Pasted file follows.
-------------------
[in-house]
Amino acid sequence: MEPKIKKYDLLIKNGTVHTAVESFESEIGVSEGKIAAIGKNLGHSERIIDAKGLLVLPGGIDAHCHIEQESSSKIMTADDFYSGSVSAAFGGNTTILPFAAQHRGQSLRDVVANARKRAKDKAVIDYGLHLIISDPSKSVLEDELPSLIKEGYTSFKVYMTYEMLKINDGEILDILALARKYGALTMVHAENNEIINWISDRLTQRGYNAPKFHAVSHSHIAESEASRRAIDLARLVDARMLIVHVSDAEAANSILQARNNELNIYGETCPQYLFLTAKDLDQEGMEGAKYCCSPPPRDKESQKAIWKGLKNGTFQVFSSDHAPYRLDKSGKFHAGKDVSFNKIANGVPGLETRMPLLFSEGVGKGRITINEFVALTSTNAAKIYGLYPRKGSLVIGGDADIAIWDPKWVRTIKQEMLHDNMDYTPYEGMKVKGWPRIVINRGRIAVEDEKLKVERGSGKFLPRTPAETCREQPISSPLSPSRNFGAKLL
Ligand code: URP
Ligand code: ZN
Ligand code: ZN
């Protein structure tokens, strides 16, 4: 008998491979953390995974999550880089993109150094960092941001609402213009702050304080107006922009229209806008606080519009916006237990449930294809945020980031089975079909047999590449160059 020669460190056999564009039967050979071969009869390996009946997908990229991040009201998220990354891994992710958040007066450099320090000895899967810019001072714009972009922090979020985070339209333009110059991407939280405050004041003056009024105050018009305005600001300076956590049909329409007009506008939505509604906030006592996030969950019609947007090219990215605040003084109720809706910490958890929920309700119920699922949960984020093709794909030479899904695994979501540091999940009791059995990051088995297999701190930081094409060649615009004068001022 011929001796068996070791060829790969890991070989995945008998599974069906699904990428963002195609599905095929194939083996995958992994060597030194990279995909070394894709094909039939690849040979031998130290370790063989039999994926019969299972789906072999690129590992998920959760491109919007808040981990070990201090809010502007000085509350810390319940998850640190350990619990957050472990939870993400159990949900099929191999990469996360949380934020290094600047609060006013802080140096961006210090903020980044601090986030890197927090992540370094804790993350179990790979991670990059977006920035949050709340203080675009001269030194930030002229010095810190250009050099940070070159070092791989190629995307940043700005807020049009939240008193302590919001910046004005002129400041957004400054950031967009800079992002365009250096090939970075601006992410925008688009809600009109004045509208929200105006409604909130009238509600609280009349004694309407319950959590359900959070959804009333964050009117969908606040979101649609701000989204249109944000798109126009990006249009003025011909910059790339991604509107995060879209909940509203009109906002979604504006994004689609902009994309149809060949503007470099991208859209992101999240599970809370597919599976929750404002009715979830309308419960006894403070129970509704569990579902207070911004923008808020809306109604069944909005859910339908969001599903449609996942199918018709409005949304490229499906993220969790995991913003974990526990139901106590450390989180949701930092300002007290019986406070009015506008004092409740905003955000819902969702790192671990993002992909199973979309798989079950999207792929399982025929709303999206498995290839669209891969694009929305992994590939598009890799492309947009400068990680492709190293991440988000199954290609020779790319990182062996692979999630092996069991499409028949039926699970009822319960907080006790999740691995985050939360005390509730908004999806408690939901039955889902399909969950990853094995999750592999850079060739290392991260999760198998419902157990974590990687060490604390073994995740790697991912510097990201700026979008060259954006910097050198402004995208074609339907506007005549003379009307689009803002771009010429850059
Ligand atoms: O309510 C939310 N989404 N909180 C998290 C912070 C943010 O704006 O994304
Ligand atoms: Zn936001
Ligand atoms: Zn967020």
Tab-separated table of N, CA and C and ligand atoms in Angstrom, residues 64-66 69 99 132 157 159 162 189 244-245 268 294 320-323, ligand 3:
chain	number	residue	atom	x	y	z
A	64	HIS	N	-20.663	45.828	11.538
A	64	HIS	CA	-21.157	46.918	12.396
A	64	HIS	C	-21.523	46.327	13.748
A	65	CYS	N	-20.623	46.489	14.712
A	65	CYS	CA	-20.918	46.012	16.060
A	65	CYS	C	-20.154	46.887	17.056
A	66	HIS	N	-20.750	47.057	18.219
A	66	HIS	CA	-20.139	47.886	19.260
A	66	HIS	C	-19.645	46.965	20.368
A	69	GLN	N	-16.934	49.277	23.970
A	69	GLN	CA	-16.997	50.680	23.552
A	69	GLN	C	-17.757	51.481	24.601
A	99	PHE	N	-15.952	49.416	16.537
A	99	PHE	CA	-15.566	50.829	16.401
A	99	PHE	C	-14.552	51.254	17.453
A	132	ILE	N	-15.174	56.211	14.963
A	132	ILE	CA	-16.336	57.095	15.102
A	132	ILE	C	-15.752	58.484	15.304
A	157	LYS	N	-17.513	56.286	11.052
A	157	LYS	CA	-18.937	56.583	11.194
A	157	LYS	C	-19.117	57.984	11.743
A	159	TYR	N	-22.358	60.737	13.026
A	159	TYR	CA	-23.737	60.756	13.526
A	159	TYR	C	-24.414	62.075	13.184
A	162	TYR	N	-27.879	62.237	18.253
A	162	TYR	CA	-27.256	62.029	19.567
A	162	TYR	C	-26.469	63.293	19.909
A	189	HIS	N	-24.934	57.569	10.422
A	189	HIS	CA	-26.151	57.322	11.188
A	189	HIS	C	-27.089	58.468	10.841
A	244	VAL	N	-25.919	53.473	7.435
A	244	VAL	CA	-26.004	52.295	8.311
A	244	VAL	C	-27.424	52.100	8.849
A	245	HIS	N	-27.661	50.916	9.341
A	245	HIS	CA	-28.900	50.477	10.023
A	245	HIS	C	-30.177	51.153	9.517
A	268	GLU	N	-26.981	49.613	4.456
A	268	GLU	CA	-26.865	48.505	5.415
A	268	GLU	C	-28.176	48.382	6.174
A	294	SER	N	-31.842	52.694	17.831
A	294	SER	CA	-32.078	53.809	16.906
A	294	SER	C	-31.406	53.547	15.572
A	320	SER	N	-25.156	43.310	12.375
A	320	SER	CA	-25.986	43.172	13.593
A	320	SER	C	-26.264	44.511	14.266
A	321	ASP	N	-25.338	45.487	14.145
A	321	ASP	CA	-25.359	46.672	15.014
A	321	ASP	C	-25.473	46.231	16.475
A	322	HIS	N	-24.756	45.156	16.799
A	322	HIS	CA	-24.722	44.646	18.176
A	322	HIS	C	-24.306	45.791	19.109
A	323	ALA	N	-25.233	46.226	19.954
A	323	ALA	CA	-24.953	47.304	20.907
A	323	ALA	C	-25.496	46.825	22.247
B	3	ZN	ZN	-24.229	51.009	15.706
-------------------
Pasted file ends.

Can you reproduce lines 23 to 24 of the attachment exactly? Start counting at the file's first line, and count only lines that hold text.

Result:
A	69	GLN	C	-17.757	51.481	24.601
A	99	PHE	N	-15.952	49.416	16.537